Additionally, to examine whether the larger effect size in medical patients as compared to caregiving and community-dwelling populations was related to differences in AR assessment quality, we examined the frequency with which each study population group used high quality AR assessments. Studies with medical patients did not use higher quality AR measures relative to studies with caregivers. However, studies with community-dwelling populations were less likely to use high quality AR measures than studies in medical patient or caregiver populations. Therefore, the lower effect size for the relationship between AR and depression observed in community-dwelling samples must be interpreted with caution, as this decreased effect size may be a result of poor quality AR measurement. This finding further reinforces the need for using high quality assessments of AR in future research, especially in community-dwelling populations.
A strong relationship between activity restriction and depression was also observed among caregivers of medical patients, with a mean effect size of 0.34. Indeed, high rates of depression have been observed in caregivers (Mahoney, Regan, Katona, & Livingston, 2005; Schulz, O’Brien, Bookwala, & Fleissner, 1995), and depressive symptoms have been reported to increase caregivers risk for cardiovascular illnesses (Mausbach, Patterson, Rabinowitz, Grant, & Schulz, 2007) as well as emergency department visits and hospitalization (Schubert et al., 2008). However, empirically validated treatments for reducing distress in caregivers exist (Gallagher-Thompson & Coon, 2007), and many emphasize re-engagement in pleasurable activities and reduction of activity restriction as a primary treatment target.
As the studies reported here were cross-sectional, it is important to note that the direction of the relationship between activity restriction and depression may be bidirectional. It is possible that activity restriction may contribute to the onset of depression, and that, once depressed, a variety of symptoms (e.g., depressed mood, insomnia, anergia) may maintain or further worsen activity restriction. Indeed, Lewinson and colleagues (Lewinsohn & Graf, 1973) have posited that loss of contact with positive reinforcement and avoidance related behaviors combine to produce and maintain depression, and our meta-analysis provides evidence these fundamental behavioral processes may account for substantial degree of depression across populations experiencing different life stressors. Longitudinal research is needed to identify the critical periods in the activity restriction, depression, and disablement cycle in which to intervene, particularly the earliest point at which prevention of depression may be possible.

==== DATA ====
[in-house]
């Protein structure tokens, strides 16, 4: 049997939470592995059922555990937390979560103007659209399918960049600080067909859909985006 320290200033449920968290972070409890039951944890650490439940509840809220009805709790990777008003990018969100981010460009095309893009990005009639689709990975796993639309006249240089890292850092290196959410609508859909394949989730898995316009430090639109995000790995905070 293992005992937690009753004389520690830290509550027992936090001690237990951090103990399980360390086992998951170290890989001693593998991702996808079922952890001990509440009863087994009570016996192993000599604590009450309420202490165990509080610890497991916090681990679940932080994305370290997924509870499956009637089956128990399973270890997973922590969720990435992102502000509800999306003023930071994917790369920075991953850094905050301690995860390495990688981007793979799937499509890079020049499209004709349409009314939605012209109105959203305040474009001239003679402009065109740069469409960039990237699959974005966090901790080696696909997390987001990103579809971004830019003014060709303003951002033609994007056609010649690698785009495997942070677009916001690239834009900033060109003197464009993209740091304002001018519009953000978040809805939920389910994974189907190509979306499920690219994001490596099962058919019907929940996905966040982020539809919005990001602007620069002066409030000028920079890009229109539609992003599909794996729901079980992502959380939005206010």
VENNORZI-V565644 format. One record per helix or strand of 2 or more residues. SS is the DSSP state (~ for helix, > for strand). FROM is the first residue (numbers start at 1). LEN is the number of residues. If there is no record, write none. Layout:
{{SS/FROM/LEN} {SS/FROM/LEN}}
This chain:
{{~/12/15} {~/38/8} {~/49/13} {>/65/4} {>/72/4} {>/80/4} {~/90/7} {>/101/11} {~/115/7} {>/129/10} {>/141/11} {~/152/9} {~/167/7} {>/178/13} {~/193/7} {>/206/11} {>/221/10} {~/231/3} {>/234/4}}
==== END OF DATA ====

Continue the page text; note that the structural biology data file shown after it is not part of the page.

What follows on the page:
Nevertheless, the primary clinical implication of this study is that it may be advisable to screen for activity restriction in routine clinical encounters in addition to depression in their patients. This would serve not only to help determine risk for depression in those who are currently experiencing subsyndromal depression, but also aid in determining treatment options. Specifically, in patients with both depression and activity restriction, behavior therapies may be utilized in conjunction with medication treatments to reduce depression. In patients with high activity restriction but subsyndromal depressive symptoms, primary care providers may consider ongoing monitoring of depression and/or recommend depression-prevention therapies. As a note, we found that quality of activity restriction assessments explained variability in the activity restriction/depression relationship. Thus, we advise against basic assessment methods such as asking whether or not patients restricted activities, and suggest more psychometrically sound methods yet brief scales be utilized such as the Activity Restriction Scale (Williamson & Schulz, 1992).
In sum, activity restriction appears to be a significant correlate of depressive symptoms across a variety of populations, with largest effect in individuals with medical illnesses. More work is needed to delineate the mechanisms and direction of causality between activity restriction on depression, in order better inform interventions targeting sustaining activities and prevention of depression. Based on the results of this meta-analysis, we recommend routine assessment of activity restriction to determine possible risk for depression, and suggest that psychosocial treatments that address activity restriction may be utilized as an adjunct to medications for treating depressive symptoms.
This manuscript was supported in part by the National Institute on Aging (NIA) via award R01 AG031090, and by the National Institute of Mental Health (NIMH) via award R01 MH084967.
All authors declare no competing interests.